The member of Maithils of North America (MoNA) and Association of Nepal Terrain in America (ANTA) celebrated the first-ever Vidyapati Samaroh as a tribute to fourteenth century-born Mithila Kokil (Cuckoo of Mithila) Mahakavi Vidyapati on December 14.
This was the first time that the Maithili speaking community came together to organize ‘Vidyapati Samaroh’ in North America, that has been a common cultural event over generations in many towns and cities across India and Nepal, bringing to the forefront the rich cultural legacy of Mahakavi Vidyapati as well as eons of poets, litterateurs and artists of all hues (folks singers, performers, stand-up comedians).
This event was envisioned by Aprajita Mishra (President-Elect of ANTA) and the core group of volunteers from both MoNA and ANTA organizations.
The event was patterned on other Vidyapati events organized across the world, with rendering of some very beautiful and soul-stirring Maithili language songs by the Chief Guests Dhirendra Premarshi and Rupa Jha (the renowned husband-wife artist duo from Nepal). Many local artists and Maithil community members presented their own rendering of songs of Vidyapati and other poets and composers. Sudha Jha, Aprajita Jha, Gauri Pandey, Shaily Jha , Meenakshi Mishra, Pushpa Mishra, Shravan Jha and Arya Jha regaled the audience with their great song performances many of them written and composed by Mahakavi Vidyapati himself and ingrained in Mithila cultural folklore.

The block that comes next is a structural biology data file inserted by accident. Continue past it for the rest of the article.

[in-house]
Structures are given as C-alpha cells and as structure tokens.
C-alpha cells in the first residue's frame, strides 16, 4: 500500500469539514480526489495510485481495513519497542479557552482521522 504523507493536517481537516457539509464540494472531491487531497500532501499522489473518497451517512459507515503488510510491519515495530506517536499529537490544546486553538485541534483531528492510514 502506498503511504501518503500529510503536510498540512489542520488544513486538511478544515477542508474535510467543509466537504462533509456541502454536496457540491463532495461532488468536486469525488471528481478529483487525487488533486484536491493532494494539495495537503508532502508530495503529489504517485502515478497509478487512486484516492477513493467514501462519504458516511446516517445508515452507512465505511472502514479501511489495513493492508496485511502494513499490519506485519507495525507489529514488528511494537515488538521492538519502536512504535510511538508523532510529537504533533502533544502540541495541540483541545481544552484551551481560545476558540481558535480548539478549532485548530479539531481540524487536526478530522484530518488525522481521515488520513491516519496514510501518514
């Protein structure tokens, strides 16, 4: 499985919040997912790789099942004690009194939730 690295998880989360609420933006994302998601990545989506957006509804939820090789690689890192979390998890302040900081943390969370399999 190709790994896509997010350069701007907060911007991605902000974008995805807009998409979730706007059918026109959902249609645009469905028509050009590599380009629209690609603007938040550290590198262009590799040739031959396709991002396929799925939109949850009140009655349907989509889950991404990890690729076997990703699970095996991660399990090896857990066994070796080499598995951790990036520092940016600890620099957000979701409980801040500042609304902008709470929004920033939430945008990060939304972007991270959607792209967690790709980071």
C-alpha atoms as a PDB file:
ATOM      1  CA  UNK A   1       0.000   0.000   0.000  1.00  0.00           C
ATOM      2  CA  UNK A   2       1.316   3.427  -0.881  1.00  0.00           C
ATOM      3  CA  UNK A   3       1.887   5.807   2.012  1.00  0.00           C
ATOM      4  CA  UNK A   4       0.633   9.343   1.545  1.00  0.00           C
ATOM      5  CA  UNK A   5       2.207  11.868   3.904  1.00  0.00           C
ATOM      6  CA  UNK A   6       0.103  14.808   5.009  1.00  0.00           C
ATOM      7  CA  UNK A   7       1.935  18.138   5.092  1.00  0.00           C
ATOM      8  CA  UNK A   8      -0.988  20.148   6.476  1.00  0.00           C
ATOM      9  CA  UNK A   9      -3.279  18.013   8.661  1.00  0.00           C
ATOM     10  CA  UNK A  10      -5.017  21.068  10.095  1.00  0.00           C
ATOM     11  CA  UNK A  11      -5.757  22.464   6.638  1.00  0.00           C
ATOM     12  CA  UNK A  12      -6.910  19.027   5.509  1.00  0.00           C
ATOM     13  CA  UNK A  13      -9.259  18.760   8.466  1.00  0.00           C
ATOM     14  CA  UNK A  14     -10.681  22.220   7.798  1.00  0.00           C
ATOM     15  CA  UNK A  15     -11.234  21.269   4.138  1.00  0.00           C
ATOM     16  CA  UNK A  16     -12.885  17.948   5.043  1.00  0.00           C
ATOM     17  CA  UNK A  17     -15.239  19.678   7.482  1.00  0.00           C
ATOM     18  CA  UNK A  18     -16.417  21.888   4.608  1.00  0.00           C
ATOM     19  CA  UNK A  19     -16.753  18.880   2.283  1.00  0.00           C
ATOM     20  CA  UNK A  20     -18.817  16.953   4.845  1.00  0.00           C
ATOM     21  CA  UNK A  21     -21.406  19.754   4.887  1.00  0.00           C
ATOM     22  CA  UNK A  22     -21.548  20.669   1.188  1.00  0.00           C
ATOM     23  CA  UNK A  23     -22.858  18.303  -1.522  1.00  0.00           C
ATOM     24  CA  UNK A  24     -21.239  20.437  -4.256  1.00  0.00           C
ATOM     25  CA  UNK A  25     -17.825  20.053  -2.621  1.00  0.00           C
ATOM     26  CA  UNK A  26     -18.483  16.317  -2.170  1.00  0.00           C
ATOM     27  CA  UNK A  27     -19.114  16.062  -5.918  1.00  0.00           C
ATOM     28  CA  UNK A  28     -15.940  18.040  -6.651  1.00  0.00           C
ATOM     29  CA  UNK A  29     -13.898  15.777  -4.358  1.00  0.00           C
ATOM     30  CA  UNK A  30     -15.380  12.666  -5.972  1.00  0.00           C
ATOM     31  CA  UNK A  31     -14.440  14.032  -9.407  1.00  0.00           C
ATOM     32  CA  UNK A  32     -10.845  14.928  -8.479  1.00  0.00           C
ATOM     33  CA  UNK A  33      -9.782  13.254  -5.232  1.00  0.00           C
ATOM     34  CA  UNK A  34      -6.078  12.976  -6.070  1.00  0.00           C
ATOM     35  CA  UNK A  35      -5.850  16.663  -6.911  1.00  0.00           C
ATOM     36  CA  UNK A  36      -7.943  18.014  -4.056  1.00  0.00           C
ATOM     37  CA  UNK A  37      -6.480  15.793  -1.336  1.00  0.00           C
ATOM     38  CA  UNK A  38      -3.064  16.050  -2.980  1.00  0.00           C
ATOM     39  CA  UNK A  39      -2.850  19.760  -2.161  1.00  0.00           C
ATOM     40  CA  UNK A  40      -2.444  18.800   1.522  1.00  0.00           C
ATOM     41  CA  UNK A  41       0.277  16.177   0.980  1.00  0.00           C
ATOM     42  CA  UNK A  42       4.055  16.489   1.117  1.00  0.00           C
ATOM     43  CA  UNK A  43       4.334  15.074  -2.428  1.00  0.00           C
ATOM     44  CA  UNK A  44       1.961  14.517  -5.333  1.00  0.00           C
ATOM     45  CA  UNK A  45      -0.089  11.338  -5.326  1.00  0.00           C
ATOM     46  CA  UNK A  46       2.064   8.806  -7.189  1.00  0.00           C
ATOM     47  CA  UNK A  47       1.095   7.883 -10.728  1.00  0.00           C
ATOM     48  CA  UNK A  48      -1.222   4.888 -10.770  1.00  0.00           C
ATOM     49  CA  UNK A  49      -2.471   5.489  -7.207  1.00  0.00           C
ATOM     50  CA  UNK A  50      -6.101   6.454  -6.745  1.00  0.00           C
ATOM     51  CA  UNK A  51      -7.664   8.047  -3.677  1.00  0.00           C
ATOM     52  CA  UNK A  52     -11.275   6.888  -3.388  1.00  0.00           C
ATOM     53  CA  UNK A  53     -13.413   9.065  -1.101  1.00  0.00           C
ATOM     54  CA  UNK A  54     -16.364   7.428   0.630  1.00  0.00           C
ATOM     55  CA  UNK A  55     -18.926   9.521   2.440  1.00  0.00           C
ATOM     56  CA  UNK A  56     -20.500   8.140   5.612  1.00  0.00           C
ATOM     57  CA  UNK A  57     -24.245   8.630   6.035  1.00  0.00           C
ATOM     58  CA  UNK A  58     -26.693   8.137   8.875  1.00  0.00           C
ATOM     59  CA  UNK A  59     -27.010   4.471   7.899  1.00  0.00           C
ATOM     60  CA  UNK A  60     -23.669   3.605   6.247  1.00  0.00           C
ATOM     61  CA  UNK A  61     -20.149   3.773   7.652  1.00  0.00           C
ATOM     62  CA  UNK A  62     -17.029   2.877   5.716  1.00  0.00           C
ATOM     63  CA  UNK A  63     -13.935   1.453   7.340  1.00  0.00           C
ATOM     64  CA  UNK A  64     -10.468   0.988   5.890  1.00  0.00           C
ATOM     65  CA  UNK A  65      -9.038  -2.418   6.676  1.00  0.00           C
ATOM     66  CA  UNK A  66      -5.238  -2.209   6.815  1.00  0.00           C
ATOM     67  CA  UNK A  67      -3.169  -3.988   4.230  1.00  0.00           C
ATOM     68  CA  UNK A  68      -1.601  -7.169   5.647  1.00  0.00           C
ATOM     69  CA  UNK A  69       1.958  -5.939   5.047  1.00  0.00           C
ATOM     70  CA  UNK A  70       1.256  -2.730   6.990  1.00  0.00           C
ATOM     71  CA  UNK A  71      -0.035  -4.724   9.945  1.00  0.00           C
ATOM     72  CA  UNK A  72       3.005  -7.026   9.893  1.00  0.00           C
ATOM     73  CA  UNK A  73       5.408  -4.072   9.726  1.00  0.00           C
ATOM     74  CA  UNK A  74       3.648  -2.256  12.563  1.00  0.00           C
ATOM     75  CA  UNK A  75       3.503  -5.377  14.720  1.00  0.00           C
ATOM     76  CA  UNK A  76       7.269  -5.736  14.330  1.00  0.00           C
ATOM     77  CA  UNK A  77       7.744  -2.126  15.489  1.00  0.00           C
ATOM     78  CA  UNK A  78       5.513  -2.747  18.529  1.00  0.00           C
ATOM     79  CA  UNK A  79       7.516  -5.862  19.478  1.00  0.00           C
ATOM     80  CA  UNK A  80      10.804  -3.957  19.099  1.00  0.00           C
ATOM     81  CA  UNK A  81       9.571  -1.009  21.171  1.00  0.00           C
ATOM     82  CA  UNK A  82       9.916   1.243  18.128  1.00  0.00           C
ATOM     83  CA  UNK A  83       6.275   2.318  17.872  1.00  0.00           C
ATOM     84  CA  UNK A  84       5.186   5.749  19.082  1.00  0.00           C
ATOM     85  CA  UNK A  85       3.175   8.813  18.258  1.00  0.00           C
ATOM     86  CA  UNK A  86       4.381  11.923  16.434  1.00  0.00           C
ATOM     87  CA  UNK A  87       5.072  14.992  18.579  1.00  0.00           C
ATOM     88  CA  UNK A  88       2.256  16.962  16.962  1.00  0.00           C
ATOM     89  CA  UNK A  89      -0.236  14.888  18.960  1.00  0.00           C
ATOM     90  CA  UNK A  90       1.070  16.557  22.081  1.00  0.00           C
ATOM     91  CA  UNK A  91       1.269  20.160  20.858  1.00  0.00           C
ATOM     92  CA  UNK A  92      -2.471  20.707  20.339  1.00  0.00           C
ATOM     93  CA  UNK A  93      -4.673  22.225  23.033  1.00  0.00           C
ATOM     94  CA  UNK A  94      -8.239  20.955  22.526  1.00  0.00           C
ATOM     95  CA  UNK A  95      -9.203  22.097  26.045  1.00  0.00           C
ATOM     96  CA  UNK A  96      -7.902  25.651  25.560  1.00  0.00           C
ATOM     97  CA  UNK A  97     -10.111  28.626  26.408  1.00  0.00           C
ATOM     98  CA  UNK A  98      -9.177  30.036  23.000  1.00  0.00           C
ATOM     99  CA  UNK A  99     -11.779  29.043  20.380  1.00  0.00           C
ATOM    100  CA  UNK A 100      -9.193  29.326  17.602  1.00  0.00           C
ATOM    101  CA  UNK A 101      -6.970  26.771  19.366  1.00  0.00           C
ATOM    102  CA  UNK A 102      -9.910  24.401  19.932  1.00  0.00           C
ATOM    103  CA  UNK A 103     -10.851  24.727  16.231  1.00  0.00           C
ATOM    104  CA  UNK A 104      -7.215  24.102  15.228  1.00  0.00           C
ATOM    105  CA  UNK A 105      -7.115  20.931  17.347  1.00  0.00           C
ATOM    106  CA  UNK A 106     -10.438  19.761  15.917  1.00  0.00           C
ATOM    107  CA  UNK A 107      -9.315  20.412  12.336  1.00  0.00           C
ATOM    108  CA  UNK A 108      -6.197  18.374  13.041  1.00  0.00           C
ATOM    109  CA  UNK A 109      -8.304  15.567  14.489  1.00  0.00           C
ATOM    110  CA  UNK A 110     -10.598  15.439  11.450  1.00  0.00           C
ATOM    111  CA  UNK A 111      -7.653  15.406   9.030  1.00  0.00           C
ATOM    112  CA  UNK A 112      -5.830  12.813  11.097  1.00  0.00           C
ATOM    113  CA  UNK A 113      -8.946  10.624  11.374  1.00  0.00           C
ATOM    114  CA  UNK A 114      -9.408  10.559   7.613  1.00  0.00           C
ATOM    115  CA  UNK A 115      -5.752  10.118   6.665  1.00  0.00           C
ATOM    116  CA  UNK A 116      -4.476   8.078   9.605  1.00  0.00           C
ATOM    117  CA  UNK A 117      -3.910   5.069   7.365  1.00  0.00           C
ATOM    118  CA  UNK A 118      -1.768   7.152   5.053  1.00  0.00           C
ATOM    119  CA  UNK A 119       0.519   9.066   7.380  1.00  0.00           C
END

The event was graced by several leaders of Indian and Nepalese communities including US viz. Federation of Indian Association (FIA) president Alok Kumar, current President of ANTA Vijay Singh, Treasurer of ANTA Mukesh Karna, and ANTA’s DC Chapter President Anil Dwivedy among others.
Hemkant Mishra, was posthumously awarded the first ‘Mithila Ratna Award’ for his outstanding contributions over the last two decades for furthering the culture and traditions of Mithila in North America, India and across the world.
Mithila is the native language of North Bihar and its cultural impact is spread over other parts of India, as well as in the Terai region of Nepal, where majority citizens speak Maithili as their second language.